Every day, we’re leading more and more connected lives, wading around in an ever-deepening data stream that some of us take to readily, while others struggle to keep their heads above the rising tide. But we’re a smart species and we adapt well to change on the evolutionary scale. And while geologic time may be slow, internet time is exactly the opposite — yet we still adapt. Things like email, which just a few years ago was a chore more commonly relegated to the computer desktop, have transitioned into our other devices, so much so that now the majority of users interact with email on their phone or tablet instead. Just as the methods and technologies used to keep us all connected and informed change regularly, so too change the concepts and ideas behind how that data is presented to us.
Getting the feel for it
One of the leading trends in web design and interface development today is the Material Design concept. Its main goal is to keep the principles of good visual design firmly entrenched in how we think about and deal with technology. And it’s so much more than just strong edges, bold colors, and large print. Material Design also gives a better spatial relationship to the data presented, and does so in a way that’s meant to make sense with how you interact with your devices – a way that just “works” right and more importantly “feels” correct, which is no small feat. So if your tablet or phone is running Android Lollipop, it fully utilizes the Material Design concept with its layout and presentation.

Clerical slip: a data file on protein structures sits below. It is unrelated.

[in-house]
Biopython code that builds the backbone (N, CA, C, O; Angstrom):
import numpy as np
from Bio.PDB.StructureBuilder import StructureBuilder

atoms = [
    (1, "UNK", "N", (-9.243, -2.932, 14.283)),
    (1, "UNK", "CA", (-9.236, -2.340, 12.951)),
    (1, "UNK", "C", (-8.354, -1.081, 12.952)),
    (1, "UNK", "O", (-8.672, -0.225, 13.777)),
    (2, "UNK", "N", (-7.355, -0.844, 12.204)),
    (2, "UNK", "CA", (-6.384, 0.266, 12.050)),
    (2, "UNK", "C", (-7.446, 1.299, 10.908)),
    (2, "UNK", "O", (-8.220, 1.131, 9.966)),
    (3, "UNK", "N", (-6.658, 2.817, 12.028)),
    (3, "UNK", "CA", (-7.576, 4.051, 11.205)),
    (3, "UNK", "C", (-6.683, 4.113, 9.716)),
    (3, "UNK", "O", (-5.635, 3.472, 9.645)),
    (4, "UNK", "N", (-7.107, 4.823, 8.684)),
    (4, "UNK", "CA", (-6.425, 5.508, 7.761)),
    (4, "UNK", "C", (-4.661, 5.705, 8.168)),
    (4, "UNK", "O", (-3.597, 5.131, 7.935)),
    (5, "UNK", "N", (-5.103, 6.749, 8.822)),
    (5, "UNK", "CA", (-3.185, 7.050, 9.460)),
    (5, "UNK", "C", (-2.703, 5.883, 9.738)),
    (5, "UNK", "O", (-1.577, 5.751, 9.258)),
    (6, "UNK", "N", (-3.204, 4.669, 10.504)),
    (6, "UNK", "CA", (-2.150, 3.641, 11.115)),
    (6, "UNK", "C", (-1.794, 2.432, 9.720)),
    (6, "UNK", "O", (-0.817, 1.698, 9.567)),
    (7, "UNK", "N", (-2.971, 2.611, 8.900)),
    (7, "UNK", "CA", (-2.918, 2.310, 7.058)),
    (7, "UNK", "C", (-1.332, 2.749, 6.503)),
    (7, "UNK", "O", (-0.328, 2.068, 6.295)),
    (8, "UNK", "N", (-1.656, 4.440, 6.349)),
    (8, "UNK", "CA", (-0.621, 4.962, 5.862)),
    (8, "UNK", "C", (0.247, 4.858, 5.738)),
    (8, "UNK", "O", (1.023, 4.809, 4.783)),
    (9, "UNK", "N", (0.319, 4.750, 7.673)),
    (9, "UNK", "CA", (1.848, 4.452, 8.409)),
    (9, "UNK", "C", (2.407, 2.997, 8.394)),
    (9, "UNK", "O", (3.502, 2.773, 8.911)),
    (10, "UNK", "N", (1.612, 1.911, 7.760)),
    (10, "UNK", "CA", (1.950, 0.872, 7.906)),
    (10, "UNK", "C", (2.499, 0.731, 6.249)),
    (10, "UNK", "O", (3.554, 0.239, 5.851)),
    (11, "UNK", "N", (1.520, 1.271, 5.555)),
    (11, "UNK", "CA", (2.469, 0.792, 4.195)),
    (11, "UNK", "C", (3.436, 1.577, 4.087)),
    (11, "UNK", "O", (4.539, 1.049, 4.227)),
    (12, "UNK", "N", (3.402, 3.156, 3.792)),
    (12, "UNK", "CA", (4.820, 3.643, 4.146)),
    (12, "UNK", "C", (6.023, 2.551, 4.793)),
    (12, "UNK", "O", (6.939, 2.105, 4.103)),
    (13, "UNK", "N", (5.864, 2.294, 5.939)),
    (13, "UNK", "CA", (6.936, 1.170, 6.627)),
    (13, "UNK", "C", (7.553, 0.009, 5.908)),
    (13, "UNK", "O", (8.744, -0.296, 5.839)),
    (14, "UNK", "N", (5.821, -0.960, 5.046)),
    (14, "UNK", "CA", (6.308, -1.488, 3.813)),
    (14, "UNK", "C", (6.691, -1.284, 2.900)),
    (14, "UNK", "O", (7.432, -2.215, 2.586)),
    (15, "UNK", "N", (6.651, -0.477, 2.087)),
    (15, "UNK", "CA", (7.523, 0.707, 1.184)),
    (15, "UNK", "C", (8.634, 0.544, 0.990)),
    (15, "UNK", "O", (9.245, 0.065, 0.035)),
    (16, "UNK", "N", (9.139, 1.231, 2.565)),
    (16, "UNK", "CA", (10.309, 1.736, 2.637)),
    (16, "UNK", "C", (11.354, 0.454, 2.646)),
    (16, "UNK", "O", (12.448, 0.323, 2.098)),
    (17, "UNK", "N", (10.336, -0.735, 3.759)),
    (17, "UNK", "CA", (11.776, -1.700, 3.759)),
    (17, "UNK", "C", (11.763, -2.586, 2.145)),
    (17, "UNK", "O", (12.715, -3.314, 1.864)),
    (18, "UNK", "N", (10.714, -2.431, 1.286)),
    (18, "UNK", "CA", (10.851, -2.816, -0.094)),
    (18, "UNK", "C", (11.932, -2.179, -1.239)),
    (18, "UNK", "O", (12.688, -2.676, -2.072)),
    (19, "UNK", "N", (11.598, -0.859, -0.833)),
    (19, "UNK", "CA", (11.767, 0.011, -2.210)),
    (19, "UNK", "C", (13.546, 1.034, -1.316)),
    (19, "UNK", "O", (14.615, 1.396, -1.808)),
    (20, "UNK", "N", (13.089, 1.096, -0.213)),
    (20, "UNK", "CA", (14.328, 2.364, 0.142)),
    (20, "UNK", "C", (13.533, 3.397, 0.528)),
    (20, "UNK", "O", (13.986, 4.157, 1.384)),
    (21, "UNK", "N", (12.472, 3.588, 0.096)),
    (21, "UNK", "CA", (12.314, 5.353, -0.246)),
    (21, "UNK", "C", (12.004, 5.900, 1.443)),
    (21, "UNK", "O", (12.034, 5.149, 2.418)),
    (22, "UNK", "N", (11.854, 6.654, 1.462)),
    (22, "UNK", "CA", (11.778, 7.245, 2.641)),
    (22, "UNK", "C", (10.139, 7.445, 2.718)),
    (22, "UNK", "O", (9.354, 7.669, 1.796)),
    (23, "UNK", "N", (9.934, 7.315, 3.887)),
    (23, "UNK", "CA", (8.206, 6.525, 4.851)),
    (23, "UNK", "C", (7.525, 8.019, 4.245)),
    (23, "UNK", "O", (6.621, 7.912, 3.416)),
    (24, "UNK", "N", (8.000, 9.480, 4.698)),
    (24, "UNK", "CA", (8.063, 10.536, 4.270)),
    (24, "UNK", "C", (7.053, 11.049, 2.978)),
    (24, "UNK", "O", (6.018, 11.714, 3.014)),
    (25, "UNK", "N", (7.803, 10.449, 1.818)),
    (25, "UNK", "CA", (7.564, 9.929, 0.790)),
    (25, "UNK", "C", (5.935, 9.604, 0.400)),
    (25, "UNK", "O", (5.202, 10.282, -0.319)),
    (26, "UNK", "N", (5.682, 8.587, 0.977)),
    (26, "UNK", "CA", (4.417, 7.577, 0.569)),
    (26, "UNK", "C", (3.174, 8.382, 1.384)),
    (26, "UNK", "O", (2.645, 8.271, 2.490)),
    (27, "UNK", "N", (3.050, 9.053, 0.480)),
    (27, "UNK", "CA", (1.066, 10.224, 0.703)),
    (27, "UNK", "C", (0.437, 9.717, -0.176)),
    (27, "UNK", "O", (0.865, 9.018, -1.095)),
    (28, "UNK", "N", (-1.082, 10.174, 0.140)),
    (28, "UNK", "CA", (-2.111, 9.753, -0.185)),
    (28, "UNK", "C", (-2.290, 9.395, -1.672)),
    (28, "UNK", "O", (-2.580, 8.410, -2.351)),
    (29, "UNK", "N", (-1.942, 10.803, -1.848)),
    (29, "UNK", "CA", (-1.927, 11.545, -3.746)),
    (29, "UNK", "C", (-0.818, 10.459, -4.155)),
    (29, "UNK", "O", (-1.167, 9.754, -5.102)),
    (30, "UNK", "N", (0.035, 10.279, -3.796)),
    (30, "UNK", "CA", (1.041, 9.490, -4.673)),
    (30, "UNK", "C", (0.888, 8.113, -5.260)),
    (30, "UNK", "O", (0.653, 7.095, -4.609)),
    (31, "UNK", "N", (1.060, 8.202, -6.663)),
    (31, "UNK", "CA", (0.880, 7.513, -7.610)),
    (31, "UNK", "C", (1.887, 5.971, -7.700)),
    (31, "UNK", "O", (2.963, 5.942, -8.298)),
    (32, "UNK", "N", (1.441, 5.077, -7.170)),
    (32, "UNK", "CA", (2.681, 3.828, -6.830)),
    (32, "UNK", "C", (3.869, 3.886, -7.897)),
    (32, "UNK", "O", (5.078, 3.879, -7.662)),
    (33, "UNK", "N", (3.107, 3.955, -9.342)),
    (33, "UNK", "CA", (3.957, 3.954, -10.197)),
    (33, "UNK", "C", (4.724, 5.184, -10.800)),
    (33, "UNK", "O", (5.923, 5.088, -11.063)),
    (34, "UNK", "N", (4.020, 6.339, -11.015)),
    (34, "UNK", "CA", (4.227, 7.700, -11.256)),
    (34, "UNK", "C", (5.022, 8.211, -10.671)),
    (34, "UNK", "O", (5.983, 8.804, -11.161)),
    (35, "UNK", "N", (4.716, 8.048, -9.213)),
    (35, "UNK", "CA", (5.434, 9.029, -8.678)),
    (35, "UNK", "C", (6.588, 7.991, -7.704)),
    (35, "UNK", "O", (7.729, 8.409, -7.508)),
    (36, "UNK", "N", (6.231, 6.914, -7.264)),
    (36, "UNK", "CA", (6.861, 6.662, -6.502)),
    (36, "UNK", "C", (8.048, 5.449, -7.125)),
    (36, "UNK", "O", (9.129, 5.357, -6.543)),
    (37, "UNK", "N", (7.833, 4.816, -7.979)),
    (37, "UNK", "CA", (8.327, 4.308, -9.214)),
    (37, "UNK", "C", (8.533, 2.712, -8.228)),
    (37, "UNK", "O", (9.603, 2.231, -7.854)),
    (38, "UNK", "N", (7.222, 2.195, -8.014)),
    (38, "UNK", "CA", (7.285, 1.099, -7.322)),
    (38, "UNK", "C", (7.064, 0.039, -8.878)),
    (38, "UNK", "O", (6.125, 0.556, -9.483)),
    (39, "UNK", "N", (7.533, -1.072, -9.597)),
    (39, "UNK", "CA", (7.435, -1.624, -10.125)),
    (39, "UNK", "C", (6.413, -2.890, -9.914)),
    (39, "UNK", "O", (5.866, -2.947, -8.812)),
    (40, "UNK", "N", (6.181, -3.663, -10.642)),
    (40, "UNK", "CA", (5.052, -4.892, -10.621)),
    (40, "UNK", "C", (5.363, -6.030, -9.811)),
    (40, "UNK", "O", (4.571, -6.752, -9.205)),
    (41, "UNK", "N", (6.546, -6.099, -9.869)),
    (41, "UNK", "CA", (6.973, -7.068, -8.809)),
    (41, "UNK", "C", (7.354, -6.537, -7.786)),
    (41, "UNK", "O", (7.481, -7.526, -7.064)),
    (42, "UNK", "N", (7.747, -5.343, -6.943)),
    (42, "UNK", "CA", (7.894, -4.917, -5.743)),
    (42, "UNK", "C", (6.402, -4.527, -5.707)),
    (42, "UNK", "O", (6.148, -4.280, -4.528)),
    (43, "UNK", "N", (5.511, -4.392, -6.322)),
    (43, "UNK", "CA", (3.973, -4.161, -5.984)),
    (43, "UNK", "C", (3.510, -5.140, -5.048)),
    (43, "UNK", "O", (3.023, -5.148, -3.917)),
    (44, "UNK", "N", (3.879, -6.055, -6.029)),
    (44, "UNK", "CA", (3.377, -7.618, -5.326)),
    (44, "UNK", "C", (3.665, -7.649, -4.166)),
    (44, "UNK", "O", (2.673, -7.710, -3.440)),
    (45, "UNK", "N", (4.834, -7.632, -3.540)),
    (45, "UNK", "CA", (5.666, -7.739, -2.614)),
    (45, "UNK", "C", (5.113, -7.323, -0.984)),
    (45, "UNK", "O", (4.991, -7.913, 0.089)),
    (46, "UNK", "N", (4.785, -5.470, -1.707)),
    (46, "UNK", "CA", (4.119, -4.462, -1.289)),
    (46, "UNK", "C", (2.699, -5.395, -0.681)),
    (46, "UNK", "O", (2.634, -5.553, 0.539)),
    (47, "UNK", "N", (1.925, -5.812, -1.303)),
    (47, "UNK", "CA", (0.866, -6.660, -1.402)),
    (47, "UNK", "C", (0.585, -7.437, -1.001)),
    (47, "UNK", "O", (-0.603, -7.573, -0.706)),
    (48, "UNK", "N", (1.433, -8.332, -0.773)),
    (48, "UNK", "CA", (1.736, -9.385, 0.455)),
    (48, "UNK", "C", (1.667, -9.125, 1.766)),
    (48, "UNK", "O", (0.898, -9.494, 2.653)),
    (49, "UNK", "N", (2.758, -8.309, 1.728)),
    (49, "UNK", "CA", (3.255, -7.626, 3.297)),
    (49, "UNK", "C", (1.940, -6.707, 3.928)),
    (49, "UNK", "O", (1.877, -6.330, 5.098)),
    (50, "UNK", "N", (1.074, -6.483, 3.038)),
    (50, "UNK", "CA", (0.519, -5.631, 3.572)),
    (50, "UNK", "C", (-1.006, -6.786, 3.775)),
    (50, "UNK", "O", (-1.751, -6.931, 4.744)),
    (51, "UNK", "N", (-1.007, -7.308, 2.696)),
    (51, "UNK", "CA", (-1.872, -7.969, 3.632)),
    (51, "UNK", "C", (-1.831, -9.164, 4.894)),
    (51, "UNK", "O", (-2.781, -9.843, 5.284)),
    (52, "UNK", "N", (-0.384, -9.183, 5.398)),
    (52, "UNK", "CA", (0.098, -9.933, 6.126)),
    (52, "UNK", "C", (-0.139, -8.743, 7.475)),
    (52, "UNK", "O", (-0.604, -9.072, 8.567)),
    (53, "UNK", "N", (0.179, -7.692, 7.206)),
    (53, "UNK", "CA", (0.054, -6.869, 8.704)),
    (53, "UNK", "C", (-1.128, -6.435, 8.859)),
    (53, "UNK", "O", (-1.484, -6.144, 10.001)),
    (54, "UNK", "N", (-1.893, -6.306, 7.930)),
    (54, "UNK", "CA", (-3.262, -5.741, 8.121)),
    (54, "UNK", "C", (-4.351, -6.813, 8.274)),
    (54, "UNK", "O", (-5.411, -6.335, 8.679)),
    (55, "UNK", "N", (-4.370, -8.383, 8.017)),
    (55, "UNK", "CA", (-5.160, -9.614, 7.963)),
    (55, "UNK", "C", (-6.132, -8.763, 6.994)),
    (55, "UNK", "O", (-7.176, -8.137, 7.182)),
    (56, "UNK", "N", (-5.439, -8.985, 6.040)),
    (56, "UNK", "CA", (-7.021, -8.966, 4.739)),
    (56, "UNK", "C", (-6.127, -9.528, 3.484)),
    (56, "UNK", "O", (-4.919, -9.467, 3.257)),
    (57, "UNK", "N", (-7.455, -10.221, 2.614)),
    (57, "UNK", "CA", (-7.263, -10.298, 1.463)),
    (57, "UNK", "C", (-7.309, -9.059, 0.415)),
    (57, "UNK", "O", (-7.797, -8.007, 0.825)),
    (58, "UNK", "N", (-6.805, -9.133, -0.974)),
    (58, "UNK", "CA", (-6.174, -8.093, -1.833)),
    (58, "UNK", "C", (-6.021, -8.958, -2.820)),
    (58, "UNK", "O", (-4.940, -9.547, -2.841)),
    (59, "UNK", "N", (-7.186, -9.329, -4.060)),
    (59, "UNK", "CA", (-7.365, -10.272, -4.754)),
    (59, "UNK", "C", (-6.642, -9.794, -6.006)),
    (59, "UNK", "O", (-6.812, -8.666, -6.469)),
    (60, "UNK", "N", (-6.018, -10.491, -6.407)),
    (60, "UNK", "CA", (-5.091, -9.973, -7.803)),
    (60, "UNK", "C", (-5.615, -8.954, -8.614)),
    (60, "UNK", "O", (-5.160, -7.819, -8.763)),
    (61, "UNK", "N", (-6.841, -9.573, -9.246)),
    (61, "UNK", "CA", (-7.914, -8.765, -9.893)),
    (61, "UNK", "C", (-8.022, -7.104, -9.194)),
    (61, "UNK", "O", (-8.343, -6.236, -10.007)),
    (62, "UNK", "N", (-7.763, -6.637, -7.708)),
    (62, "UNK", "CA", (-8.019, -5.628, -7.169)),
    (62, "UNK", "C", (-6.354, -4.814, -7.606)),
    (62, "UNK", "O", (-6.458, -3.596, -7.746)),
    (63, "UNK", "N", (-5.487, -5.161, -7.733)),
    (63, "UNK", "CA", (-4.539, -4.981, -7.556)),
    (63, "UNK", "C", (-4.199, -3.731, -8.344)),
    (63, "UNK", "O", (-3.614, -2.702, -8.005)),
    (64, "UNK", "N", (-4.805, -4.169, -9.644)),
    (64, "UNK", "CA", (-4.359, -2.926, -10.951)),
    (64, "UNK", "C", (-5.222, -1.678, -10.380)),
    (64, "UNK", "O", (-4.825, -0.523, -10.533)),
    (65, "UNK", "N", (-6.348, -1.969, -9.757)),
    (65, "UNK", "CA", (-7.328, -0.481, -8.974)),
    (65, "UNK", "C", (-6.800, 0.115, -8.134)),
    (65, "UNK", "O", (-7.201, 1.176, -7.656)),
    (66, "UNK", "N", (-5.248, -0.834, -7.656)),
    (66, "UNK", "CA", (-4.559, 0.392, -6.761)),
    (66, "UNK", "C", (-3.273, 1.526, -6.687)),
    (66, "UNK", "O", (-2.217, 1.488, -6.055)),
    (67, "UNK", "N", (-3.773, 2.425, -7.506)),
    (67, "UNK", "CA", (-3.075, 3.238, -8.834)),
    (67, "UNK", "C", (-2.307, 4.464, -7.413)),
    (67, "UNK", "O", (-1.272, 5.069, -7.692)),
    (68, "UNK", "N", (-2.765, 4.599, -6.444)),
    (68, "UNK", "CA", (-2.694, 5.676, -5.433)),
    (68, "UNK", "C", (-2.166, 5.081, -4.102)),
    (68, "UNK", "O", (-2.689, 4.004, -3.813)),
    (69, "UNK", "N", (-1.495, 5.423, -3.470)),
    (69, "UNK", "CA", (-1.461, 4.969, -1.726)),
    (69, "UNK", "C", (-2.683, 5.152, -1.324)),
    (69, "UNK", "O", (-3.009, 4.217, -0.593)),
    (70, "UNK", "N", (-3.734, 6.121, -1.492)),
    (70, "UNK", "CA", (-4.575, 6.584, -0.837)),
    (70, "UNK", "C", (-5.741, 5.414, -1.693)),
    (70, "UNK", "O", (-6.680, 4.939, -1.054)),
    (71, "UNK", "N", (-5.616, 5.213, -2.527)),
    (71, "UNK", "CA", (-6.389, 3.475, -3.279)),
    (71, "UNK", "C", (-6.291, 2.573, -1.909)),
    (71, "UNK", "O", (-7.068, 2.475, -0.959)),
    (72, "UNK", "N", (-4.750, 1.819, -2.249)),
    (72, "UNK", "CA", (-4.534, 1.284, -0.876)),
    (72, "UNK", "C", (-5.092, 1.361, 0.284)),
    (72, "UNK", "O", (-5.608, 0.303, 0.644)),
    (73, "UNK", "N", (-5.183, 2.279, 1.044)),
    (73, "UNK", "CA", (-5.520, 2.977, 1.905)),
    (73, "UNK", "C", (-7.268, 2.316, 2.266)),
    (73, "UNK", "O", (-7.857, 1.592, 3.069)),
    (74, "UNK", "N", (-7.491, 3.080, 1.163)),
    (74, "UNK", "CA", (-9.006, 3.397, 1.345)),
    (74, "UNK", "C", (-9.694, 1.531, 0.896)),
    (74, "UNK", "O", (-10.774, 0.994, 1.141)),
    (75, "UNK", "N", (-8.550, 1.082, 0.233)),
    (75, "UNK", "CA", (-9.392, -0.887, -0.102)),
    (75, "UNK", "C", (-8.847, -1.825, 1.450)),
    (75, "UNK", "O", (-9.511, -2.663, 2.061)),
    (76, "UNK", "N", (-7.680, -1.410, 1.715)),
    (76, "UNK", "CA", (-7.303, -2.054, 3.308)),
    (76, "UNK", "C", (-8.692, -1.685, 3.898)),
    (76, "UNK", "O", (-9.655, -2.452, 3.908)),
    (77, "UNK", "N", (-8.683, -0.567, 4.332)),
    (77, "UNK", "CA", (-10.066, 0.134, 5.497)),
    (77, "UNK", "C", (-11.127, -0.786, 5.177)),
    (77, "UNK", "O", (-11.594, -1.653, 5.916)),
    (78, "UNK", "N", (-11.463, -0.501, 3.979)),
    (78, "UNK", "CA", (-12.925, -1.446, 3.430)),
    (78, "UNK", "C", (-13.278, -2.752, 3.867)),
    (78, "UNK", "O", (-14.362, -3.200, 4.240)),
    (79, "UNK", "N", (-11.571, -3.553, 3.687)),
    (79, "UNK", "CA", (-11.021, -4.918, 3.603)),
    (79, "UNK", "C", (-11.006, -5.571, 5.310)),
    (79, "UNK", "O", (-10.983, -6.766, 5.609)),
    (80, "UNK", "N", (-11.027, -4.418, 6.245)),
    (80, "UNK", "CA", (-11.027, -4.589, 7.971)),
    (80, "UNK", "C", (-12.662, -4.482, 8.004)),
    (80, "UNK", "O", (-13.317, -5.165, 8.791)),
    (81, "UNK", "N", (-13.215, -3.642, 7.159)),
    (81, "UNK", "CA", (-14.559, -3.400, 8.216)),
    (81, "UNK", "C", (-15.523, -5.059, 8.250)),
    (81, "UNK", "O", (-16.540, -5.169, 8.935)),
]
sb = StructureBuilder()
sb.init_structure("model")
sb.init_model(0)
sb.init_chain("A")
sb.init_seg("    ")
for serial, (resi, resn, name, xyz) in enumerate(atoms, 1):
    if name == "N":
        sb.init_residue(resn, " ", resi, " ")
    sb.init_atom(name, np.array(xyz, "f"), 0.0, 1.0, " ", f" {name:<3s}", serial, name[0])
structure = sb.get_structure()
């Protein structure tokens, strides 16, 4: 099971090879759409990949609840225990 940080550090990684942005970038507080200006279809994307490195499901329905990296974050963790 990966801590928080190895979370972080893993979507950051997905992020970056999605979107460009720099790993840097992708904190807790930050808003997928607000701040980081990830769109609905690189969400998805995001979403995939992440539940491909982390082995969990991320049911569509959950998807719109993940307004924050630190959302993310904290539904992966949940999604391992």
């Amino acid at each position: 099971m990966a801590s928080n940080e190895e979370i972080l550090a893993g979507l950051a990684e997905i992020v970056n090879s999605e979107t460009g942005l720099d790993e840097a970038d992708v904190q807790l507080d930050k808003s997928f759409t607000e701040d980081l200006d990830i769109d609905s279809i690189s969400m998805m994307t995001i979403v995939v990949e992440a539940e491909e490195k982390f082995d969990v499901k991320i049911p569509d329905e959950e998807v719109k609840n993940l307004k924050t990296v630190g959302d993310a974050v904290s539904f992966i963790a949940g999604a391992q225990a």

What’s old is new again
In the early days of the graphical “World Wide Web”, the browser you used was treated far more like a program such as Word or Excel than it is today. And back then, buttons and dropshadows were all the rage, and found their way onto many a webpage. In the early aughts, the use of these reached epic proportions, causing designers to rail against them and start looking for new, better ways to enhance the user experience within the web browser. Design ideas have come and gone since then (Flash, anyone?), and for a while it was all about multi column sites, then hero images got everyone talking, and of course we can’t forget about parallax scrolling which is still popular. Leap forward to today, and touches of yesterday are still present in Material Design, which uses shadow and light with flat images to create a sense of depth and importance to the information presented. And as it grows in popularity, you’re going to see more and more of it, not just in the apps you use but on the sites you visit as well.